Something our students love is having dumpling parties. It’s a great chance for them to come into our home and share their own culture with us. I love this event because it’s typically low-prep for me. Also, it gets everyone involved and gives us all something to do while we hang out and talk.
Here’s how it works:
-Students set a day and time to come over and make and cook dumplings, then play games, watch a movie, or whatever.
-They go shopping (with or without me) to make up whatever filling or fillings for the dumplings they want to make and buy the dumpling skins.
-They come over and we all make the dumplings together.
Some fun ways to make this event even more interesting:
-Prepare some creative fillings students are less likely to have tried before. We’ve made them with a mashed potato filling, a Mexican taco meat filling, an apple pie filling, etc. Students enjoy seeing a creative way of eating a food familiar to them.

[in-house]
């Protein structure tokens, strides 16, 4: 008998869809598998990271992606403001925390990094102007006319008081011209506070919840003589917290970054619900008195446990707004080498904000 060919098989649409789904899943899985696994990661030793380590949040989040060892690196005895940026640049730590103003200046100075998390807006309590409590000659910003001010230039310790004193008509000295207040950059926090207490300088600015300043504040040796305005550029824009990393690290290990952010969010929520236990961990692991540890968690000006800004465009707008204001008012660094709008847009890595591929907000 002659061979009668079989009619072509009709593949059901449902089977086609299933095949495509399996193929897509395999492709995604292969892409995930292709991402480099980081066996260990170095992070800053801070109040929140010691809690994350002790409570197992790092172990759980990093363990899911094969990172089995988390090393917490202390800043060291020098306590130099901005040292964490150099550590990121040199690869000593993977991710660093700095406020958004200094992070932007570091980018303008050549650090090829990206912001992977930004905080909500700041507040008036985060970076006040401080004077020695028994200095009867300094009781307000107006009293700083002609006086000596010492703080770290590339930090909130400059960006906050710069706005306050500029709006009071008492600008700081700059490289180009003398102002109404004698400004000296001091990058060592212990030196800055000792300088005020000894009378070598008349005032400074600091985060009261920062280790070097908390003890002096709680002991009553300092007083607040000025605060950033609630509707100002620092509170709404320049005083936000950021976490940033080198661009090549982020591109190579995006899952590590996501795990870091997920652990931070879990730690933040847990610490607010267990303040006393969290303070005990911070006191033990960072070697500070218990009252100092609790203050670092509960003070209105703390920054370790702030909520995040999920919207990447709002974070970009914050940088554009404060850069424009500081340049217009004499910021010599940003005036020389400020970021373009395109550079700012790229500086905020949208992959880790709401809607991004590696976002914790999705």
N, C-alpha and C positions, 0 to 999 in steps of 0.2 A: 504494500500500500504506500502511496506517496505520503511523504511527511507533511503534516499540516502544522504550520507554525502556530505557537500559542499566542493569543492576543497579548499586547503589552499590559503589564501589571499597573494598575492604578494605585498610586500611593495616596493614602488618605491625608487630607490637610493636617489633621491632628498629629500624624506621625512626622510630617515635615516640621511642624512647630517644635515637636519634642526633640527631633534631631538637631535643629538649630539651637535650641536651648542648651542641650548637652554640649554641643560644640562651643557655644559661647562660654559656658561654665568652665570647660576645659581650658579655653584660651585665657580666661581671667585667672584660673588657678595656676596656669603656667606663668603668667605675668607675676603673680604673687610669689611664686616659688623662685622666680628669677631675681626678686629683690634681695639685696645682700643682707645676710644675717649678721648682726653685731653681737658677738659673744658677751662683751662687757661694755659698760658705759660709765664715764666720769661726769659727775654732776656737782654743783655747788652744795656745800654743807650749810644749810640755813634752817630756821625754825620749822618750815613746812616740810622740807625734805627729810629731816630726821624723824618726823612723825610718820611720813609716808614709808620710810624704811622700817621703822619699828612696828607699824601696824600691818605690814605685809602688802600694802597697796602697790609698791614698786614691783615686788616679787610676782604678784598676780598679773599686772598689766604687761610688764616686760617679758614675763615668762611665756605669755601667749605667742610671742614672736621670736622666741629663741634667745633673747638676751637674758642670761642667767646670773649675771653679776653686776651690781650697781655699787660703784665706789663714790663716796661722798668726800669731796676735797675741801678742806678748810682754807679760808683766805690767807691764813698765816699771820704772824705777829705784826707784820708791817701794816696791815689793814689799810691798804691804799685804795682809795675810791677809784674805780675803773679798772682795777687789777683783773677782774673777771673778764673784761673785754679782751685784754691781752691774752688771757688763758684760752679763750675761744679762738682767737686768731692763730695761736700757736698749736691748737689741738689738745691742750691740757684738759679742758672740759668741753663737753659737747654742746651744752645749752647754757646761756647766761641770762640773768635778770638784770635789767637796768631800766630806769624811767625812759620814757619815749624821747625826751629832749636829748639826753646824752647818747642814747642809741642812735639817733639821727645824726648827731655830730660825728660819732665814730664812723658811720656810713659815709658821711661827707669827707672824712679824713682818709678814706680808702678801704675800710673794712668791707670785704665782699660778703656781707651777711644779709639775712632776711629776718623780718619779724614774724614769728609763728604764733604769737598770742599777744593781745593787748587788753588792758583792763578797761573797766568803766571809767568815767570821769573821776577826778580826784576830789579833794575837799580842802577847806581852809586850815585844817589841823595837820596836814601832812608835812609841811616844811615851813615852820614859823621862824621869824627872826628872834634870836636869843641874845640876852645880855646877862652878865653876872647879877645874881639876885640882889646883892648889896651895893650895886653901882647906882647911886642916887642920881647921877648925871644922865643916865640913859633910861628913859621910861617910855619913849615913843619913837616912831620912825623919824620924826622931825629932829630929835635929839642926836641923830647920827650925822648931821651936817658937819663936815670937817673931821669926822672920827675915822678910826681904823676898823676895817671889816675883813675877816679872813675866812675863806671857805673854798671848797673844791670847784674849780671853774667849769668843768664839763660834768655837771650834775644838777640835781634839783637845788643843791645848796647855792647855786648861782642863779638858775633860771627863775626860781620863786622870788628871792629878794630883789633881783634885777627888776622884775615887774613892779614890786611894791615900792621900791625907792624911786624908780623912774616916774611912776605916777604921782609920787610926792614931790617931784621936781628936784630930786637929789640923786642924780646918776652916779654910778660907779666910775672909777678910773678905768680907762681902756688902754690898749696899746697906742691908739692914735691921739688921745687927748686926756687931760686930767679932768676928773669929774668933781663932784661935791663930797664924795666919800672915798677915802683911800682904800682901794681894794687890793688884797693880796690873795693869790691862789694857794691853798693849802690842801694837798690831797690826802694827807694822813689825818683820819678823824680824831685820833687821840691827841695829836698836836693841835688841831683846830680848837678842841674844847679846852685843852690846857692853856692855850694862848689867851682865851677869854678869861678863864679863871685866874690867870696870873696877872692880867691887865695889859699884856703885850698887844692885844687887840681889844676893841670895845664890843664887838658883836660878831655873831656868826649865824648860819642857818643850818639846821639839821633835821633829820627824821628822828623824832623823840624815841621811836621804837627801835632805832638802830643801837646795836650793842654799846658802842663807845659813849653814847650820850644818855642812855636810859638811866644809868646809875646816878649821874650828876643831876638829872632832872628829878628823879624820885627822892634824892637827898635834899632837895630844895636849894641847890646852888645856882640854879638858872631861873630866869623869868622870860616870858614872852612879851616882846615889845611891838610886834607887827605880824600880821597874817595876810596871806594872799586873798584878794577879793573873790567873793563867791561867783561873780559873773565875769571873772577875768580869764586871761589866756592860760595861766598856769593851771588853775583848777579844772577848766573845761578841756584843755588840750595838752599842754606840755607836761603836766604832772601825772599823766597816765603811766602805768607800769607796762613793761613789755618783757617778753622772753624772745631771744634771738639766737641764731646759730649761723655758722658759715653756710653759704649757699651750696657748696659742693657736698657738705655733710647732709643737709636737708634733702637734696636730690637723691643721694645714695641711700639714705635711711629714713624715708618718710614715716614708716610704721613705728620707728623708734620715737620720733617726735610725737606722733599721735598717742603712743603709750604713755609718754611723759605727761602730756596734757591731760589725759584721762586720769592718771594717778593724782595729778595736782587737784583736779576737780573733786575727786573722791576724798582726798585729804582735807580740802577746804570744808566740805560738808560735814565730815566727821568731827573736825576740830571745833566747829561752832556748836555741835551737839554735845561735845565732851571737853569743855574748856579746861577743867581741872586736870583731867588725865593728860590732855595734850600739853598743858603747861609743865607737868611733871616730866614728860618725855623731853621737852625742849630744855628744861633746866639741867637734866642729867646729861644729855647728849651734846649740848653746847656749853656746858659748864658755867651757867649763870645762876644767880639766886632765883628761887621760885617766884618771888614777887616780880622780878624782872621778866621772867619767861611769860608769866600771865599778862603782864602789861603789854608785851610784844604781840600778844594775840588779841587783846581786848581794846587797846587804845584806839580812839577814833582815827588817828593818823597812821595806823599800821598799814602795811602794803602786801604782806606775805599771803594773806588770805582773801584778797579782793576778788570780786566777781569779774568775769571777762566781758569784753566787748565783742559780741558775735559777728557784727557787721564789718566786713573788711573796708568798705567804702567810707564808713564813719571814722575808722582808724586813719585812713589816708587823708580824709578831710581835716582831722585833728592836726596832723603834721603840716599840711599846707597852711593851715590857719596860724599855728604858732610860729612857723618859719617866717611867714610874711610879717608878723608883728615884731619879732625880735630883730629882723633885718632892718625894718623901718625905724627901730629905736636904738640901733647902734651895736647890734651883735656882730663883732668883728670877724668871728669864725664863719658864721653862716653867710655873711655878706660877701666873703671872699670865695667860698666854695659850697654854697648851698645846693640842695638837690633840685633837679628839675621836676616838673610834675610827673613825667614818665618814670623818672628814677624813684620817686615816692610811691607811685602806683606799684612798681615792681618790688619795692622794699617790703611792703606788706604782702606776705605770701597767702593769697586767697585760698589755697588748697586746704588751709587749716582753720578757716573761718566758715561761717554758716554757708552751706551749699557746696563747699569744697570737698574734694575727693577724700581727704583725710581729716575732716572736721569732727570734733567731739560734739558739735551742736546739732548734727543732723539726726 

-Have a contest for the most creatively shaped dumpling, the most beautiful dumpling, etc.
-Traditionally, sometimes there is a coin hidden in one of the dumplings and the person who then finds the coin when it’s time to eat will have good luck… or something like that. Anyway, my student like to hide something like a date or a big piece of spicy pepper in a few of the dumplings for fun. It’s amazing how much excitement this little thing can add to our whole event!
One thing I always forget: This event usually requires several large trays for lining the dumplings up as we make them and before they’re cooked; we always seem to run out of room here.
And finally, here are just a few basic words and sentences that may be helpful in directing and discussing the activities from this post (Paste any of the characters into purpleculture.net to see them converted to pinyin):
- dumpling party 饺子派对
- coin－ 硬币
- dumplings－ 饺子
- Put the filling into the dumpling skins.－ 把馅包到饺子皮里
- to steam－蒸
- to boil－ 煮
- to fry－煎/炸
- steamed dumplings－蒸饺
- boiled dumplings－煮饺
- fried dumplings－煎饺